AUBURN, AL (WTVM) - In 2011, Eric Ben-Artzi, a former risk analyst at Deutsche Bank, reported possible violations leading to a Securities and Exchange Commission investigation.
"I reported it internally, I reported it to regulators. I was subsequently terminated, or fired, and the issues are still being investigated," explained Ben-Artzi.
The story gained attention worldwide and because of Ben-Artzi's revelations, the investigation eventually uncovered that Deutsche Bank had hidden up to $12 billion in losses.
Ben-Artzi shared his story at Auburn University Monday as a part of the Government Accountability Project, or GAP, Whistleblower Tour.
"This is my opinion, was a matter important to the health of the financial system itself because of the size of Deutsche Bank, because of the size of the portfolio we were dealing with," says Ben-Artzi.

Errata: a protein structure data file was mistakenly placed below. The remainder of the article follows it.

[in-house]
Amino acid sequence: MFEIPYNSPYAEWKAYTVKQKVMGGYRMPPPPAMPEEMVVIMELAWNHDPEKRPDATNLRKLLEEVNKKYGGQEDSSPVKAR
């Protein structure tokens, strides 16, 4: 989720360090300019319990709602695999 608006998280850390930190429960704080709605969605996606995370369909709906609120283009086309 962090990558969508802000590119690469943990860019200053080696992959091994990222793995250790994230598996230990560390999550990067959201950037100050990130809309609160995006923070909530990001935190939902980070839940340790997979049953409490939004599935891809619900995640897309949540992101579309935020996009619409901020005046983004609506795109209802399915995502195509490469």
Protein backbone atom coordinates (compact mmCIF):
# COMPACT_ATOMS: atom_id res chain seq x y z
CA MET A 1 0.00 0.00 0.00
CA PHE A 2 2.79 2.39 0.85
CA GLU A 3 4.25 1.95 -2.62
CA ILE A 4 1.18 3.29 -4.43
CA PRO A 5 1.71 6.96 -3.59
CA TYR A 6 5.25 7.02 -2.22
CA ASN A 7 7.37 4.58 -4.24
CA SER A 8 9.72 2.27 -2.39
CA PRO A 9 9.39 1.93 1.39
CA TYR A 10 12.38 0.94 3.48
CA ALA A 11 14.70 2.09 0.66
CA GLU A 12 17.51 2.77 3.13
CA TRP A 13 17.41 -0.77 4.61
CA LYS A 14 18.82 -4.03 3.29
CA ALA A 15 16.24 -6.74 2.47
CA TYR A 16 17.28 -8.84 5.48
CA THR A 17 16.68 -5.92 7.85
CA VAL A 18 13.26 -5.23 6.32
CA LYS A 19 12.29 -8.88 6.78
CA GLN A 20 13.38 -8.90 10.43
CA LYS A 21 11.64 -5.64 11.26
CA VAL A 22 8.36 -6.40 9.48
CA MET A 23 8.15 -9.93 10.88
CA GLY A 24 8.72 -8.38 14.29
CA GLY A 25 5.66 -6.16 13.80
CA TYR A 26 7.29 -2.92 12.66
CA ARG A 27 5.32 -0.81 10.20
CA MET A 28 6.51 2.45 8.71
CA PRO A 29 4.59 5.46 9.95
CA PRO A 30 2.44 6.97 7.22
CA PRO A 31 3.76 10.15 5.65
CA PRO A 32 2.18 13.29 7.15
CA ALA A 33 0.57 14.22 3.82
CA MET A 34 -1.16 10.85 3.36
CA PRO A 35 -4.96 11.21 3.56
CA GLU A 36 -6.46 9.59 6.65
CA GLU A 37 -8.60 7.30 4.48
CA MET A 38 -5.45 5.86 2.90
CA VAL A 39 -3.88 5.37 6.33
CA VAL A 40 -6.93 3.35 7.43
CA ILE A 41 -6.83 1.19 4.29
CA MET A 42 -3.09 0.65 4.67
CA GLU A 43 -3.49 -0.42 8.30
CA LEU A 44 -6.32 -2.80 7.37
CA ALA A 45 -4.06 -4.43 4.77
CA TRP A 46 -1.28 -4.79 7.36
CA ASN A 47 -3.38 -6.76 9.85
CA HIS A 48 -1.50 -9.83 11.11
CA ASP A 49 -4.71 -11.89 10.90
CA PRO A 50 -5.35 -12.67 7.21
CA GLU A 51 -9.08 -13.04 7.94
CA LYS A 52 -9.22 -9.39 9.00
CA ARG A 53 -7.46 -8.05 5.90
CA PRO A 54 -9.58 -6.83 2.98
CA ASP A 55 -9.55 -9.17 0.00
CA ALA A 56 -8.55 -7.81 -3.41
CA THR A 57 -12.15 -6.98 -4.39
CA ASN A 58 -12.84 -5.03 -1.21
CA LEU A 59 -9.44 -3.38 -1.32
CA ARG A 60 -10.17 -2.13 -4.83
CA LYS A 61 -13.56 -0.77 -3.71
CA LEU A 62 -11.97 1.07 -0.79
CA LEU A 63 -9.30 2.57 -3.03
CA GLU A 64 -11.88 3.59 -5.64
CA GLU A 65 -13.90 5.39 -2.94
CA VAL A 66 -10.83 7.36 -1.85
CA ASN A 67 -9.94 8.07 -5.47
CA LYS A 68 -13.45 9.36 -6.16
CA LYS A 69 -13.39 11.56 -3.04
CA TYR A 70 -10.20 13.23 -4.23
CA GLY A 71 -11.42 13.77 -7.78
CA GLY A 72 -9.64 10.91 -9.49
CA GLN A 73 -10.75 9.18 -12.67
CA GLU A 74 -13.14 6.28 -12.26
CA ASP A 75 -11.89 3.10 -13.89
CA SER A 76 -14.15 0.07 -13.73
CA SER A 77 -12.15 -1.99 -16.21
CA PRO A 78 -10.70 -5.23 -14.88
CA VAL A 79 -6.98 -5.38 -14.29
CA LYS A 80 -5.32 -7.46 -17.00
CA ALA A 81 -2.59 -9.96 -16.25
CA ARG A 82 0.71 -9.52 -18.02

This is the third year the GAP Tour has visited Auburn's campus and its mission is to educate the public about the phenomenon and practice of whistleblowing.
"Whistleblowers are the first line of defense against wrong doing and there are people who need to be supported for their courage and willingness to be ethical in the workplace. These are the people we want in our organizations," explained Dana Gold, Senior GAP fellow and Director of the Whistleblower Tour.
"Ordinary people are responsible for speaking up because the people with power usually won't, so this is for yourself, your kids, your fellow citizens," says Ben-Artzi, "You need to speak up, otherwise nothing is going to happen and corruption is going to stay."